We've said it before, but we'll say it again: any time you start a piece of literature with a reference to a wise man, chances are that the wise man will be ignored and some really stupid mistake is coming around the corner. "When I was One-and-Twenty" is no exception. Unless, of course, you happen to disagree with the "wise man" when he says that love is a game that only fools play. After all, falling in love may be foolish – but, as this poem demonstrates, falling away from love might be just as ridiculous.
Questions About Foolishness and Folly
Does the speaker end up sharing the wise man's opinions by the end of the poem? How can you tell?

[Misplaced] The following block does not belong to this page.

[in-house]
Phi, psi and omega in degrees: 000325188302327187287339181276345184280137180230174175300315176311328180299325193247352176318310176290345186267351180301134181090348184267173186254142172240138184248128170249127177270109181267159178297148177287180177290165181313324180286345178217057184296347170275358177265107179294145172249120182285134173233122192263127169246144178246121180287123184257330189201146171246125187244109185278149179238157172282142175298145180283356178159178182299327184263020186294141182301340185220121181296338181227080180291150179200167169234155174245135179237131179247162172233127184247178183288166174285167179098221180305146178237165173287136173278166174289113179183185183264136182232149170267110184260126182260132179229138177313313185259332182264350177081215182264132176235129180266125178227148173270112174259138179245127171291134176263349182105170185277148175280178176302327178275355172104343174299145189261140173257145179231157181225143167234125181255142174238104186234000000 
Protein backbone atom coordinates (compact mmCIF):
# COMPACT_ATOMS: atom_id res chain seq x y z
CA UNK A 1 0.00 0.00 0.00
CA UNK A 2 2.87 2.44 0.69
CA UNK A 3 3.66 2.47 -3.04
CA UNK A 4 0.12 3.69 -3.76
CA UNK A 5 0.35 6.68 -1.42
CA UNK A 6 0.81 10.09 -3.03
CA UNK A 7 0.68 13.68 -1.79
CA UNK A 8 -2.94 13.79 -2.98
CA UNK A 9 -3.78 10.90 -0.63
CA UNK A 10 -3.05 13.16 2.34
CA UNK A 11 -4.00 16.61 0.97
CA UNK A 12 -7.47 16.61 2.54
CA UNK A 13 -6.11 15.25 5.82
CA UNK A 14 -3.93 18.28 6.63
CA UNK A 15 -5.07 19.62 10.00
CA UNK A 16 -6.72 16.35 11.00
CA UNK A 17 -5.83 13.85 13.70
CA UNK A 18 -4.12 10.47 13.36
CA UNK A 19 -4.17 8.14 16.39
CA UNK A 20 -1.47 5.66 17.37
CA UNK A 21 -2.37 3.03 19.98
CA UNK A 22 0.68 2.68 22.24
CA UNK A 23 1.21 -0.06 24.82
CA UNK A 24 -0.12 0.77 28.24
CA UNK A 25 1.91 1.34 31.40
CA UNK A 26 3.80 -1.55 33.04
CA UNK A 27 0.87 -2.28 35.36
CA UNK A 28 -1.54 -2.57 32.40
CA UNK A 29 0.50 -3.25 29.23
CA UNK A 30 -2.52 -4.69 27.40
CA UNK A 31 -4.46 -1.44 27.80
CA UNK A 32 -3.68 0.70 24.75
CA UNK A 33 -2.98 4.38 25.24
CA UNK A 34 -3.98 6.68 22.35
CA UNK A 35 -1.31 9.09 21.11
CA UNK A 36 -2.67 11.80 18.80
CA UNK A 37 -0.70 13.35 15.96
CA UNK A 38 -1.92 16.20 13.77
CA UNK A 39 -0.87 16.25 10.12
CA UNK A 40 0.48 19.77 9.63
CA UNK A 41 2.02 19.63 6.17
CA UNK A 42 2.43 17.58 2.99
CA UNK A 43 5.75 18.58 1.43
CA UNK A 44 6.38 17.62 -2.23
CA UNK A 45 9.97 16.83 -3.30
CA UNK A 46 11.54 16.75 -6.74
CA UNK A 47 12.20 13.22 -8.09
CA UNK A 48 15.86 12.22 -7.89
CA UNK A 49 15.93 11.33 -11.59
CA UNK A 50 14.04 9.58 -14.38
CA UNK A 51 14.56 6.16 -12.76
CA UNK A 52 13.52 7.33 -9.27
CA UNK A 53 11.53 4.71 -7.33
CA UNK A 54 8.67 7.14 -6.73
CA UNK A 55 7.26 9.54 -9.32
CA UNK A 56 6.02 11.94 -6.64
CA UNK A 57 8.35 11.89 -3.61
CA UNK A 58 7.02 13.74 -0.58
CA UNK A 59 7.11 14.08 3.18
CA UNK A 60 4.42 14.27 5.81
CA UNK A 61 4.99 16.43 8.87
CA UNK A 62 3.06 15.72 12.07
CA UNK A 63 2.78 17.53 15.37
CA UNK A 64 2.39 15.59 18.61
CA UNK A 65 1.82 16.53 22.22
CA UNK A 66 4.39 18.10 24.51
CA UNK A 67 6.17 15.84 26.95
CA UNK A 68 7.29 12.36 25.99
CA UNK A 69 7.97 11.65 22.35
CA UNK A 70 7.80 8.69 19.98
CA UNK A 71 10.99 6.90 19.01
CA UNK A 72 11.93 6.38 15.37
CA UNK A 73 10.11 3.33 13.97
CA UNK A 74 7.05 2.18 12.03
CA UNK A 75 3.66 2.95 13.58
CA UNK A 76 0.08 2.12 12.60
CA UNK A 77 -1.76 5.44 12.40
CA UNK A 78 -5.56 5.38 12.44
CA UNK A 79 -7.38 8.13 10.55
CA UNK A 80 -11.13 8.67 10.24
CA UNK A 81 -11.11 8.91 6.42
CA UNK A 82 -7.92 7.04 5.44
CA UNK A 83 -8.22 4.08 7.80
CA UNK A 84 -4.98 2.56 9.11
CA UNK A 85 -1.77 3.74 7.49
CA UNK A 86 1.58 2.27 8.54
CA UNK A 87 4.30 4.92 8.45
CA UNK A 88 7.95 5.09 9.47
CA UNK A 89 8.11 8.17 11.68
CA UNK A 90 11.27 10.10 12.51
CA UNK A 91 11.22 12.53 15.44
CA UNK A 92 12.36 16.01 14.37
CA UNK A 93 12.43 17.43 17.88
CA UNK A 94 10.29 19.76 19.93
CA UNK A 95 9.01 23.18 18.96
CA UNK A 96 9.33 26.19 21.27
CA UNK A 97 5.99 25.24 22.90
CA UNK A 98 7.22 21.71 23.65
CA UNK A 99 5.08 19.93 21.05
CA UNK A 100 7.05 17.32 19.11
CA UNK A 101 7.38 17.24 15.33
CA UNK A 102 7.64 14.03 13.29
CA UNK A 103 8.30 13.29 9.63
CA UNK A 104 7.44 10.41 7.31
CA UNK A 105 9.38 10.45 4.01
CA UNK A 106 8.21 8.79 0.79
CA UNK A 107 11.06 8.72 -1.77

Do you think that the wise man's advice is good? Why or why not?
Does our speaker seem to grow out of his "foolishness" by the end of the poem?
How does the poem's rhyme and meter contribute to the sense of the speaker as a silly man?
Chew on This
The wise man in this poem isn't actually wise. It's the speaker who has it right from the beginning.
The speaker's first mistake was to start thinking of his heart as something that could be exchanged for other stuff.